On the football field, he's made remarkable progress since enrolling at UVA last summer. Taulapapa played only on special teams as a true freshman last season, appearing in the Cavaliers' final eight games, but this spring he's established himself as a candidate to start at running back. "We have three things we talk about a lot here," Mendenhall said, "which are durability and consistency and production, all three, and that's what he's done. He performs every day, he's here every day, and he's producing every day, more so right now than his competitors." His position coach at UVA, Mark Atuaia, understands the challenges Taulapapa faced after two years away from football. Atuaia left BYU after his freshman year to serve an LDS mission in Tucson, Ariz., near the border with Mexico. He returned to BYU in 1994. For a missionary, Atuaia said this week, the "focus is not on you, it's on the people that you're serving. For me, the toughest part was getting back into physically doing it. You can try to simulate [the regimen of a college football player], but it's not the same thing. And so it takes roughly about eight to nine months to get back to where you previously were before you start to ascend. It takes a while for your body to get used to working out again." In Nicaragua, Taulapapa served in five cities: Ciudad Dario, Puerto Cabezas, Esteli, Léon and Managua. Missionaries are "not given any time to really work out," he said, but he did pushups and situps every day, trying his best to stay in shape. Also, Taulapapa said, "I bought a jump rope within the first couple months, and some family members sent me some [agility] ladders, so when I had time I'd set it up in the house, in the kitchen area, and try to do agility drills." Throughout his mission trip, he worried about the transition that awaited him back in the United States. "A lot of times I would just think to myself, How am I going to do when I come back? What's going to be the mood when I get back? Am I still going to love football as much as I did?" Taulapapa said. "But I think the distance and the restriction of football really kind of moved my passion toward it. It got me up every morning to do my exercises. Got me making weights that didn't even know were possible to make." A man in Nicaragua showed him how to make concrete weights, Taulapapa said. "You'd take jugs, fill them up with concrete, let it dry in the sun, and then you'd rip off the jugs later. "I'd have to make those every month. They'd break, and I'd make new ones. They'd break again, and I'd make new ones. So that was the process for the past two years." When he arrived in Charlottesville last summer, he started training under the supervision of Shawn Griswold, UVA's director of football development and performance. "Physically, it was very tough," Taulapapa said. "Coming back I couldn't run as fast as the classmates that I came in with. I wasn't as strong. My endurance level was very weak, I would say. Lifting weights-wise, I wasn't as strong as any of them, and it wasn't even close. "Mentally, I also felt very weak, considering the fact that I had lost all the fundamentals of football, and the IQ of it." During his mission trip, Taulapapa said, he had little contact with "the outside world, especially in Nicaragua. You don't have too much interaction with what happens in the United States at all. But we were allowed to speak with our parents and families once a week through email. We were allowed one hour to email them every Monday, which was our preparation day or day of relaxation. So I was always excited to get updates on how my family was, how my friends were doing." He followed UVA football as best he could from Central America. In 2016, the Wahoos' first season under Mendenhall, they finished 2-10. They improved to 6-7 in 2017 and advanced to a bowl game for the first time in six years. "The second year I saw them progress greatly," Taulapapa said, "and that was exciting, even though the Internet was very limited, so I couldn't see a whole lot. But the things that I heard and read about [the Cavaliers] were really exciting, so I was excited to come here." On Mondays, he'd play soccer whenever possible, and that helped his footwork. Still, Taulapapa said, when he arrived at UVA he lagged well behind his teammates, and "it was very tough making the transition back. But our strength and conditioning staff and Coach Griz, they've done an amazing job with me, taking it nice and slow. "There were a lot of times where I was frustrated with myself, just because I knew there were a lot of things that I could do that I wasn't doing as well as I should have, running-wise, lifting-wise, and when I got frustrated with myself, they'd calm me down and try to put things into perspective with me and made sure that I learned everything from the very beginning. So that helped a lot."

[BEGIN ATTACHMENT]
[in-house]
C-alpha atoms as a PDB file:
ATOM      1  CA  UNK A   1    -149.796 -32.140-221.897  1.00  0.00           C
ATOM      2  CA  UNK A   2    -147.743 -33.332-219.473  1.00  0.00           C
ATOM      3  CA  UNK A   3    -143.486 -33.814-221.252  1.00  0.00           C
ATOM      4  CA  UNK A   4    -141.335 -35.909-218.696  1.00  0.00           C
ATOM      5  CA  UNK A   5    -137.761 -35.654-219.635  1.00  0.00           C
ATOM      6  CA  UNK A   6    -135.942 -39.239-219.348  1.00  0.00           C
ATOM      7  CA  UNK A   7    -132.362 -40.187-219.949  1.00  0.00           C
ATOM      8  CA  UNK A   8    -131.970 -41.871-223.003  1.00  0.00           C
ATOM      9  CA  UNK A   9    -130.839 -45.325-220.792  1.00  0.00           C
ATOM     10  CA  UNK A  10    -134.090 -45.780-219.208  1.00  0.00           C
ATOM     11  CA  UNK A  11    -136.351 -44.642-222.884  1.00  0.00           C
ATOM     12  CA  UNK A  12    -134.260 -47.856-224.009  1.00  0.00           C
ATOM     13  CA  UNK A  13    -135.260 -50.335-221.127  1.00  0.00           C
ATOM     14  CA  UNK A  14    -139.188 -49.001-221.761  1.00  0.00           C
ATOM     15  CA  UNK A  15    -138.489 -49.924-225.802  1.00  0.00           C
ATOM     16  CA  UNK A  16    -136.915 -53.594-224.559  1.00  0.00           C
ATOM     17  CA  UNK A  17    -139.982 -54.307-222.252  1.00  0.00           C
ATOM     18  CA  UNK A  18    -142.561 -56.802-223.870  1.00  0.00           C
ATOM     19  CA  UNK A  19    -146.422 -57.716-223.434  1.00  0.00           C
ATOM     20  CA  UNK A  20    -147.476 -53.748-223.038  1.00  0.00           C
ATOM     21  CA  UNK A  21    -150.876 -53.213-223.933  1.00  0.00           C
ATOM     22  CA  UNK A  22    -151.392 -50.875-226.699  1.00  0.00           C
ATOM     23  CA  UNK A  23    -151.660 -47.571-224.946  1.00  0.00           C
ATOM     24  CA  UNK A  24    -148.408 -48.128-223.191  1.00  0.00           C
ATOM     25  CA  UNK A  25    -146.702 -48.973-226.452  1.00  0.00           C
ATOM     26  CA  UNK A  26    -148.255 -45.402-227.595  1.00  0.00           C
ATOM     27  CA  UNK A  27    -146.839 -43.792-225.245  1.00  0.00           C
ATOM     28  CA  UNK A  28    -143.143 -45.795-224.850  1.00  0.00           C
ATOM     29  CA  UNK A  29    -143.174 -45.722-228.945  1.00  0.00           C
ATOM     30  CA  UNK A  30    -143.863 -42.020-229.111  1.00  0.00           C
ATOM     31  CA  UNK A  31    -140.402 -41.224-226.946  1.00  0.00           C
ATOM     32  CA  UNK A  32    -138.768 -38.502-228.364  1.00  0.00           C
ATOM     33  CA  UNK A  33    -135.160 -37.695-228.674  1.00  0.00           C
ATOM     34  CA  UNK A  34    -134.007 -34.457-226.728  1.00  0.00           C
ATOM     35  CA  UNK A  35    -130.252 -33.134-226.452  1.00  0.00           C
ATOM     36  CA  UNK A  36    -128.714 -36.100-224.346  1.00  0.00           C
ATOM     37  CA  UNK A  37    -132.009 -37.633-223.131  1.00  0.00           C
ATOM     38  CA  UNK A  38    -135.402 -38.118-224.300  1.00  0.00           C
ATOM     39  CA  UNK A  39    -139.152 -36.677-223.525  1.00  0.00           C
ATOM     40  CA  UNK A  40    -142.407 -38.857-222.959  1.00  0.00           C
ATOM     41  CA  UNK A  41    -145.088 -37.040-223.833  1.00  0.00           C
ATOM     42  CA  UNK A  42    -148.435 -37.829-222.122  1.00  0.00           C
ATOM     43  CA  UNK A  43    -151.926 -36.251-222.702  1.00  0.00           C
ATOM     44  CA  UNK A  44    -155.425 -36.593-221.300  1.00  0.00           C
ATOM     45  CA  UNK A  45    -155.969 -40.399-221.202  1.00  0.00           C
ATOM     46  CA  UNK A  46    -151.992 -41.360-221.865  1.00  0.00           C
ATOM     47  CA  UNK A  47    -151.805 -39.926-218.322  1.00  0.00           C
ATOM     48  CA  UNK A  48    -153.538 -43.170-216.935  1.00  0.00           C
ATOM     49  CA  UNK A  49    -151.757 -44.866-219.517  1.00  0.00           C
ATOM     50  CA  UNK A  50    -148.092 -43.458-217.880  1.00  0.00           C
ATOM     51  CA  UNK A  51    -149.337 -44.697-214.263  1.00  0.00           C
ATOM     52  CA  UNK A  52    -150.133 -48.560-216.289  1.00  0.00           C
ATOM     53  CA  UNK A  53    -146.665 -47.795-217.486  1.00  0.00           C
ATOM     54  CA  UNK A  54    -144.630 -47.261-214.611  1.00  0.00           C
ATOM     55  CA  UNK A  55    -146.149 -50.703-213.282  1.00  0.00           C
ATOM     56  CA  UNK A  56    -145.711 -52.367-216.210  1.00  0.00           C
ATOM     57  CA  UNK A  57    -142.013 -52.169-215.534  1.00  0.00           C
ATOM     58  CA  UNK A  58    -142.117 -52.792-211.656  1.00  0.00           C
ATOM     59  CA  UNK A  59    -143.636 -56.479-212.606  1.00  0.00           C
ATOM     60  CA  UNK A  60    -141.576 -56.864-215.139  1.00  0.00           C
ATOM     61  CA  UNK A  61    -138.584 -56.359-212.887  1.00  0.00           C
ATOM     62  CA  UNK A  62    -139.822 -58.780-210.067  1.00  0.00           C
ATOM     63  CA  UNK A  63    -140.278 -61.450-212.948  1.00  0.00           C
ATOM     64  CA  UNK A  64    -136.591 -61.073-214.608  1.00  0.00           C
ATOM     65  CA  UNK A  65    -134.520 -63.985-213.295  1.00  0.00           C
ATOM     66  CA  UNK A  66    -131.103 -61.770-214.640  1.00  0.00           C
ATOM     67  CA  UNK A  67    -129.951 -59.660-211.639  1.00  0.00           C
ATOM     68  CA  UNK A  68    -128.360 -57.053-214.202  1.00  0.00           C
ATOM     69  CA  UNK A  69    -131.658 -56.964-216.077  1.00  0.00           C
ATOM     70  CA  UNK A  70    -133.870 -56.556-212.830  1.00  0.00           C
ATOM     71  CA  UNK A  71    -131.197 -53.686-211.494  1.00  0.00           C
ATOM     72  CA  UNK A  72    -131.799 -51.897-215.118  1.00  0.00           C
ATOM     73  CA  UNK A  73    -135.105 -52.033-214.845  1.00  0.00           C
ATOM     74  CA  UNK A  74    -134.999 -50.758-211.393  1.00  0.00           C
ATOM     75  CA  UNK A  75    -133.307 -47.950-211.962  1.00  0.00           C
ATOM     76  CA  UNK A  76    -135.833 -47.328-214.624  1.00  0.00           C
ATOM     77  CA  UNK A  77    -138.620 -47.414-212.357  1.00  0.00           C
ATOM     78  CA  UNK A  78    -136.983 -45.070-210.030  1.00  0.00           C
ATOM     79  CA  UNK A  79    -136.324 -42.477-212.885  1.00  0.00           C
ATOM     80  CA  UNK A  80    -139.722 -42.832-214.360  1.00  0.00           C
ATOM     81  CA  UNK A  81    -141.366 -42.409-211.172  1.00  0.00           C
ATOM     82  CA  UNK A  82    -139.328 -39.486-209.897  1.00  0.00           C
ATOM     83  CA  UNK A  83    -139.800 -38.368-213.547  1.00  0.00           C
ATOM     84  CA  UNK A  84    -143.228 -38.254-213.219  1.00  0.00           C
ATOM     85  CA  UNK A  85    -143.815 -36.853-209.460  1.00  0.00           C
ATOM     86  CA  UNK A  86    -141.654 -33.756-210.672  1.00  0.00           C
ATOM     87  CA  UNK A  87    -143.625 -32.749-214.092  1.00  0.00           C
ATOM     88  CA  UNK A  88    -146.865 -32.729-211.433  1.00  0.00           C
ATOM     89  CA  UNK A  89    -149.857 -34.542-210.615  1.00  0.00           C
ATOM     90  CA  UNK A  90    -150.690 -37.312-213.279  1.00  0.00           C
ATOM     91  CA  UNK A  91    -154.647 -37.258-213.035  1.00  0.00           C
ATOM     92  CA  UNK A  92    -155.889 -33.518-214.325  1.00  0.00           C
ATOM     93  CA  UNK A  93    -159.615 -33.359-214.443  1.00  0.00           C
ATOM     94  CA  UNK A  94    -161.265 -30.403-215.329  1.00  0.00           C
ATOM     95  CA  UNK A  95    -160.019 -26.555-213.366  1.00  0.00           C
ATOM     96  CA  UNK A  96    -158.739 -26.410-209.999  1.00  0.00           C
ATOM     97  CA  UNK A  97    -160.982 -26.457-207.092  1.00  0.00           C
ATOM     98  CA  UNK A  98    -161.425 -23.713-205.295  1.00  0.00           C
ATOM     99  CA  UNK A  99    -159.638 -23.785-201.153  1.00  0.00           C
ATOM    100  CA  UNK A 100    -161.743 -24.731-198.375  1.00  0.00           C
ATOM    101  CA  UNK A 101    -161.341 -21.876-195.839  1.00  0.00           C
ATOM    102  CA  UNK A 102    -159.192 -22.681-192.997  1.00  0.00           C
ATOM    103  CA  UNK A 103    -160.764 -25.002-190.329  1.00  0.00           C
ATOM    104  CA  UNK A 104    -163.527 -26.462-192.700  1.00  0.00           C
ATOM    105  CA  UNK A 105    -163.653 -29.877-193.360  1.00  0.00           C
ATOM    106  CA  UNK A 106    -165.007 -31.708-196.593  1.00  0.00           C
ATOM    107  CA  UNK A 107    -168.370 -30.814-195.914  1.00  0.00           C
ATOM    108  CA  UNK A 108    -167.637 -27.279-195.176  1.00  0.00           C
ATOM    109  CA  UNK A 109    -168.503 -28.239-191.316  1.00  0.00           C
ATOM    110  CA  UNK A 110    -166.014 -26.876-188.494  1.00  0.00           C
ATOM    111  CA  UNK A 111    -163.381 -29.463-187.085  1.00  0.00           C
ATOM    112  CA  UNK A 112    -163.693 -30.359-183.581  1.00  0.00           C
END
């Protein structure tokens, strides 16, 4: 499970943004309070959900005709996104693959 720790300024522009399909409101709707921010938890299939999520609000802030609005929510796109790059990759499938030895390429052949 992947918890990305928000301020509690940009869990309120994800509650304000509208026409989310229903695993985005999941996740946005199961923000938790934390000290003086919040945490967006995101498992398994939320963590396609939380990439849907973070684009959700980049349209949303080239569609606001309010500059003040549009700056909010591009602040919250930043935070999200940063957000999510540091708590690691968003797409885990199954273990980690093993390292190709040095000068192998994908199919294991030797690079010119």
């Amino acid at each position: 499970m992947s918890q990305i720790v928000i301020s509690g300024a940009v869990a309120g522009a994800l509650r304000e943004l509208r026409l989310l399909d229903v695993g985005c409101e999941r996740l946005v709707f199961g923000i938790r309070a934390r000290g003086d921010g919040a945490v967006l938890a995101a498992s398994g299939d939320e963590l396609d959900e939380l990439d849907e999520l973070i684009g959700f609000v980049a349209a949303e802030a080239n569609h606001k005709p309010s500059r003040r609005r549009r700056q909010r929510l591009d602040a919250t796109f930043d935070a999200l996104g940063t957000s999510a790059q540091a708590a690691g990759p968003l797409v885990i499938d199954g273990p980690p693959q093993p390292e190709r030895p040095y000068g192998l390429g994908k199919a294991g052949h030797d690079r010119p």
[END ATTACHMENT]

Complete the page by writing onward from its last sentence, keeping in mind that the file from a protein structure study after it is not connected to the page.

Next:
Wayne Taulapapa in Nicaragua